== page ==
We test the claim that learning and using language for spatial relations can influence spatial representation and reasoning. Preschool children were given a mapping task in which they were asked to find a "winner" placed in a three-tiered box after seeing one placed in a virtually identical box. The correct choice was determined by finding the corresponding relative location in the test box, making it a difficult task for preschool children. We found that hearing language for spatial relations facilitated children's mapping performance. We found effects at younger ages on easier tasks (Experiments 1 and 2) and at older ages on harder tasks (Experiment 3). The effects of spatial relational language differed predictably according to the semantics of the terms children heard (Experiment 4). Finally, the effects of spatial language were maintained over time (Experiment 5): children given one initial exposure to the spatial terms maintained their advantage over baseline children when they again carried out the mapping task 2 days later, with no further exposure to the spatial terms. The evidence is consistent with the explanation that language bolsters children's spatial encodings, which in turn supports their mapping performance.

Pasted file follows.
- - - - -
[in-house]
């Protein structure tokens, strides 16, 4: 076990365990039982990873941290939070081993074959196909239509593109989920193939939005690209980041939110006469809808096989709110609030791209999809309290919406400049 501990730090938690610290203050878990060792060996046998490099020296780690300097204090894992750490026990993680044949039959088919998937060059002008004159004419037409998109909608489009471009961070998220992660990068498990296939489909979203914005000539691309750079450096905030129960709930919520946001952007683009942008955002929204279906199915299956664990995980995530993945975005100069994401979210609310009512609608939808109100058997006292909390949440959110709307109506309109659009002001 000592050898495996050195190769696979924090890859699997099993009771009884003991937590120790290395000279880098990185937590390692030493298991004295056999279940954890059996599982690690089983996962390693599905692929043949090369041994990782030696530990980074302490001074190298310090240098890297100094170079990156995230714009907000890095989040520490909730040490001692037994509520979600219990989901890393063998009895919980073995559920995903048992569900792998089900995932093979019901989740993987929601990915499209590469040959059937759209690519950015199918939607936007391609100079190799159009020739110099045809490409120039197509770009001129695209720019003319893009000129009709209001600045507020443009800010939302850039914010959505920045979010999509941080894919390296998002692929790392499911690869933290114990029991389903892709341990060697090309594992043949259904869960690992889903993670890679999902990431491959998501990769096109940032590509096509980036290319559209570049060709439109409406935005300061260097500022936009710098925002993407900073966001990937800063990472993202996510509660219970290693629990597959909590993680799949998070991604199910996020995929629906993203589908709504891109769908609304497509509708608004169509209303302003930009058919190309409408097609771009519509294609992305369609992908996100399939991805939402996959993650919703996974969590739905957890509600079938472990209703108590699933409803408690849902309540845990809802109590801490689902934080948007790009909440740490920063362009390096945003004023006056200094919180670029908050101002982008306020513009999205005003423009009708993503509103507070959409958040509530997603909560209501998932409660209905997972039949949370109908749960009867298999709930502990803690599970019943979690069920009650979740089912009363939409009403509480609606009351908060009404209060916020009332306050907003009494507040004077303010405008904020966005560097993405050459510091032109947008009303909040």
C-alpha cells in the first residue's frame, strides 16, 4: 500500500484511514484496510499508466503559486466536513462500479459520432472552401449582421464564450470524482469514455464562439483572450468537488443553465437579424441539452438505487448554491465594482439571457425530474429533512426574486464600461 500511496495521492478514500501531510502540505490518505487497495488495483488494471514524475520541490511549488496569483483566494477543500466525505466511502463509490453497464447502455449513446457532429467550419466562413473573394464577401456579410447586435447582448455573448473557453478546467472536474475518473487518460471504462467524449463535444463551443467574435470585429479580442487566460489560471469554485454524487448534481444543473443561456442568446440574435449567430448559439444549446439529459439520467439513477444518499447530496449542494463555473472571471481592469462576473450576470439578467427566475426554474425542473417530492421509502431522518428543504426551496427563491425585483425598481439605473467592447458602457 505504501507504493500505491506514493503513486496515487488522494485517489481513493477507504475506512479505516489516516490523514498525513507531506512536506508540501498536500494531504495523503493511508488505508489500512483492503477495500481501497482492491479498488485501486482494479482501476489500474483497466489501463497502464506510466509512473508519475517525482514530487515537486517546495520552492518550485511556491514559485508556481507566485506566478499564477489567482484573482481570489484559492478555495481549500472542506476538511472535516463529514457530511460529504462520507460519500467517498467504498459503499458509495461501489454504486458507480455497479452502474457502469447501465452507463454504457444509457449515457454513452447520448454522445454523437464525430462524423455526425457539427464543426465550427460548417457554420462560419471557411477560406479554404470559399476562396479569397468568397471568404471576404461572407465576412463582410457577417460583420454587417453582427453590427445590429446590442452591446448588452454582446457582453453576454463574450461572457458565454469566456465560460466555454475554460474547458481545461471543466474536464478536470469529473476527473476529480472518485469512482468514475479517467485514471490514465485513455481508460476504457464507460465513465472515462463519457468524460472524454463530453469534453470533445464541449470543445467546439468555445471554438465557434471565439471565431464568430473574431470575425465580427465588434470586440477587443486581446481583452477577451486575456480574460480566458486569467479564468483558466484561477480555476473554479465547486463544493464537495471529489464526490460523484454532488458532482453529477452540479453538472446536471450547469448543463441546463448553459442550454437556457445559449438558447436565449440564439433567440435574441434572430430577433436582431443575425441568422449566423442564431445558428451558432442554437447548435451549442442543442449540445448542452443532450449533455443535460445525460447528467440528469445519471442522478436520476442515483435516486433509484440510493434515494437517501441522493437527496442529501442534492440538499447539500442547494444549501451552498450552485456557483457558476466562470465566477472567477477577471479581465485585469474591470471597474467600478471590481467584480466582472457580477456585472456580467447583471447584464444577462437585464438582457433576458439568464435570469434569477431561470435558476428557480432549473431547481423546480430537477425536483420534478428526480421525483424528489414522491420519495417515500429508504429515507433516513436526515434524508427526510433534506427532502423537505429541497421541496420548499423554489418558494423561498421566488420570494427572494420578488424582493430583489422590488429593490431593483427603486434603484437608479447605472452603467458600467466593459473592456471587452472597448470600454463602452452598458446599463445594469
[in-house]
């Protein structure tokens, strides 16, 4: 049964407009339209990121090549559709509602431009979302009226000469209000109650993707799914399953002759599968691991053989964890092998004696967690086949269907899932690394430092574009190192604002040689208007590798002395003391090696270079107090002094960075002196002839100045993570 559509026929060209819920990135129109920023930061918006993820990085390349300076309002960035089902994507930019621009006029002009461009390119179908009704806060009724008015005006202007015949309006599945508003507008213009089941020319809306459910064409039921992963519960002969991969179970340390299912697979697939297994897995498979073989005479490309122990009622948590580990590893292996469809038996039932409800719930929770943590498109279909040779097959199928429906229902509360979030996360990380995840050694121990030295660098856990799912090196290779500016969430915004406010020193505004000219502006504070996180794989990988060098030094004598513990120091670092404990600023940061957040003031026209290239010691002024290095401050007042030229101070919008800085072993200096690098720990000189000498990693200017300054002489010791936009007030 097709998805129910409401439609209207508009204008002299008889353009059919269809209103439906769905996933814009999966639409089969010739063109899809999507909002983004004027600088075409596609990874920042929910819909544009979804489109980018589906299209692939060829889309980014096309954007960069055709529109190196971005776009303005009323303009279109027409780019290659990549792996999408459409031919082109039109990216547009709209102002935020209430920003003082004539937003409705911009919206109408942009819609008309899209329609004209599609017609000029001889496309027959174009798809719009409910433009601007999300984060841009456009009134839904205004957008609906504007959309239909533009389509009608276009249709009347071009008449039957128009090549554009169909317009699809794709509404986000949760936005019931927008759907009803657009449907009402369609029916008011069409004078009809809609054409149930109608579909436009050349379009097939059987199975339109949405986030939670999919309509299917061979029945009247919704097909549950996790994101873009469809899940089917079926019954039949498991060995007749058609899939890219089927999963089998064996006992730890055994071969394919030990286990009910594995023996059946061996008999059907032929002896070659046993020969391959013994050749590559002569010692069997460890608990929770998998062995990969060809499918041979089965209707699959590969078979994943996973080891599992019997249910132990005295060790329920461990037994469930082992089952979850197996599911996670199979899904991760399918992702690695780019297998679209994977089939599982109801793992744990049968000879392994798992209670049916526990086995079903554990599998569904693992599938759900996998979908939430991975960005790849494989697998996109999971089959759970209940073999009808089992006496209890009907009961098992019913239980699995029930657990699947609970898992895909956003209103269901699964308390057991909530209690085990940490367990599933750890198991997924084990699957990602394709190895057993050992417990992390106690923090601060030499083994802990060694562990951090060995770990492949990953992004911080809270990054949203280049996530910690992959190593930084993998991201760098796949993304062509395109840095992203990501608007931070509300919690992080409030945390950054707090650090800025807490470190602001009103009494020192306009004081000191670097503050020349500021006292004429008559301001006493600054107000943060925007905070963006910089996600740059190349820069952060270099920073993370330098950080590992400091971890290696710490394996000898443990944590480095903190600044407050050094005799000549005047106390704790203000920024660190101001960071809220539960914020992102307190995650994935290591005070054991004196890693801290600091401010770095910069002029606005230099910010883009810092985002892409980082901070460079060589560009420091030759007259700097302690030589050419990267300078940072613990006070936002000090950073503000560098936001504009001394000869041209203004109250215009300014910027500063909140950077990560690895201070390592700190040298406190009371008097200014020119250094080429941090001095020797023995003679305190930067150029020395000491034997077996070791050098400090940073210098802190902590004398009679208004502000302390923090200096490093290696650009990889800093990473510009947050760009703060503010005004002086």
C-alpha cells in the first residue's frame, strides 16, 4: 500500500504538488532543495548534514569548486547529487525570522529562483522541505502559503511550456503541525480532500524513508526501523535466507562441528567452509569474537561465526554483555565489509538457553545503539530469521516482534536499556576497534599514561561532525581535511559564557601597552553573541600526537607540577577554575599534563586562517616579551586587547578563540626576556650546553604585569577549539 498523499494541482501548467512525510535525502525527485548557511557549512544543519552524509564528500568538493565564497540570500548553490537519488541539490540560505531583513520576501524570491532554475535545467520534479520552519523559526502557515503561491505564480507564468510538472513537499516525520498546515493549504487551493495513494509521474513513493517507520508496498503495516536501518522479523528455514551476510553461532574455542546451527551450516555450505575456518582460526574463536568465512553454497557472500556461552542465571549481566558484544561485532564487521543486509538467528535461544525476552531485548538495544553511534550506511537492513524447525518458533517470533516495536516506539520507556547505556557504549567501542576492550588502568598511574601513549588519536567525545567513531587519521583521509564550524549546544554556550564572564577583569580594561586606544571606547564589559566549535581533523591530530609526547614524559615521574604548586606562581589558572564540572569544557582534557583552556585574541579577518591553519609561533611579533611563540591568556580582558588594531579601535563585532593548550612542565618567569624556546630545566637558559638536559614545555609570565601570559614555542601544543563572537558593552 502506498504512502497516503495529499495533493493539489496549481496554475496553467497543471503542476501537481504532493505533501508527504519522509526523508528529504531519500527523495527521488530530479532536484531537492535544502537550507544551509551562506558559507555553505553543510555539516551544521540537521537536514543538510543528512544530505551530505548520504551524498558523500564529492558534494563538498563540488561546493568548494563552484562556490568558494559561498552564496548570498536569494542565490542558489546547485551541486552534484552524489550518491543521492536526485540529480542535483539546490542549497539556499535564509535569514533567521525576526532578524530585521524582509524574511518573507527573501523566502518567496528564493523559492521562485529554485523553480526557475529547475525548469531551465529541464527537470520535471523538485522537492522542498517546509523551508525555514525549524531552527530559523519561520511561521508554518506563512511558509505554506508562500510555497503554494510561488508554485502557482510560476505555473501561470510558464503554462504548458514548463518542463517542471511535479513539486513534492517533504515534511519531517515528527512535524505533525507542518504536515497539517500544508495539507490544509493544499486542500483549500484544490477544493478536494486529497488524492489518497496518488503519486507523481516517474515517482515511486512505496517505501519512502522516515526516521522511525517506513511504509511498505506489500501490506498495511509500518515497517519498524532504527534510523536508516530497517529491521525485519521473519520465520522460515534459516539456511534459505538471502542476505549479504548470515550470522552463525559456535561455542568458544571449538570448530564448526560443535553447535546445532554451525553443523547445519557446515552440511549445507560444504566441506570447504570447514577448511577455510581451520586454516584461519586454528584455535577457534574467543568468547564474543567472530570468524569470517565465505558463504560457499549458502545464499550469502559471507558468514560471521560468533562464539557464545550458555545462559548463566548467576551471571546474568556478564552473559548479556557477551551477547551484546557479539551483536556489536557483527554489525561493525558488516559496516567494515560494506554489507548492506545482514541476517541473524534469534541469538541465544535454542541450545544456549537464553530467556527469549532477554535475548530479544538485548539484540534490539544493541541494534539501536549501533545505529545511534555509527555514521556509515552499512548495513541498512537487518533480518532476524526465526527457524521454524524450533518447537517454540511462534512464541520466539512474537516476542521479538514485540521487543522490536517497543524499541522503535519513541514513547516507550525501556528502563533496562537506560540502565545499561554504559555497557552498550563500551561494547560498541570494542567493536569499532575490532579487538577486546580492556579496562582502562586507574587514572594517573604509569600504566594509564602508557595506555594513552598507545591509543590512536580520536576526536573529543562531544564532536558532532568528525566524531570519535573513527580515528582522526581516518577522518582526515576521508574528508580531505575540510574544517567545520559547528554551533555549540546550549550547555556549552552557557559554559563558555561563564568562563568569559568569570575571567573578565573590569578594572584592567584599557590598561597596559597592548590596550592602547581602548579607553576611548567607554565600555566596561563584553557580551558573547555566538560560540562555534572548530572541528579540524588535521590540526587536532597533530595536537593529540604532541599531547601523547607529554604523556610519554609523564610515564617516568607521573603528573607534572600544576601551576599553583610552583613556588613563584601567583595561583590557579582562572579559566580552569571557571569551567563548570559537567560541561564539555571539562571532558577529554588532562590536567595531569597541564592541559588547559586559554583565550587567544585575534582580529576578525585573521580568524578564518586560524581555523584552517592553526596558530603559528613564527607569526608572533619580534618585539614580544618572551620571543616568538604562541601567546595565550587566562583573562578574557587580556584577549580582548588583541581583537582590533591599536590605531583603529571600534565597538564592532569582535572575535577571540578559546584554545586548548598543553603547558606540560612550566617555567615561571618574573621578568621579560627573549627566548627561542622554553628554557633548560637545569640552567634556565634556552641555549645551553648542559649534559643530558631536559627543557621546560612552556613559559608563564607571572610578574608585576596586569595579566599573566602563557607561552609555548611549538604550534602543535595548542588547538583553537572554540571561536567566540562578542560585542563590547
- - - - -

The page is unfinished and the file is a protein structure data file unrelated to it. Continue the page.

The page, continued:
ASJC Scopus subject areas
- Neuropsychology and Physiological Psychology
- Experimental and Cognitive Psychology
- Developmental and Educational Psychology
- Linguistics and Language
- Artificial Intelligence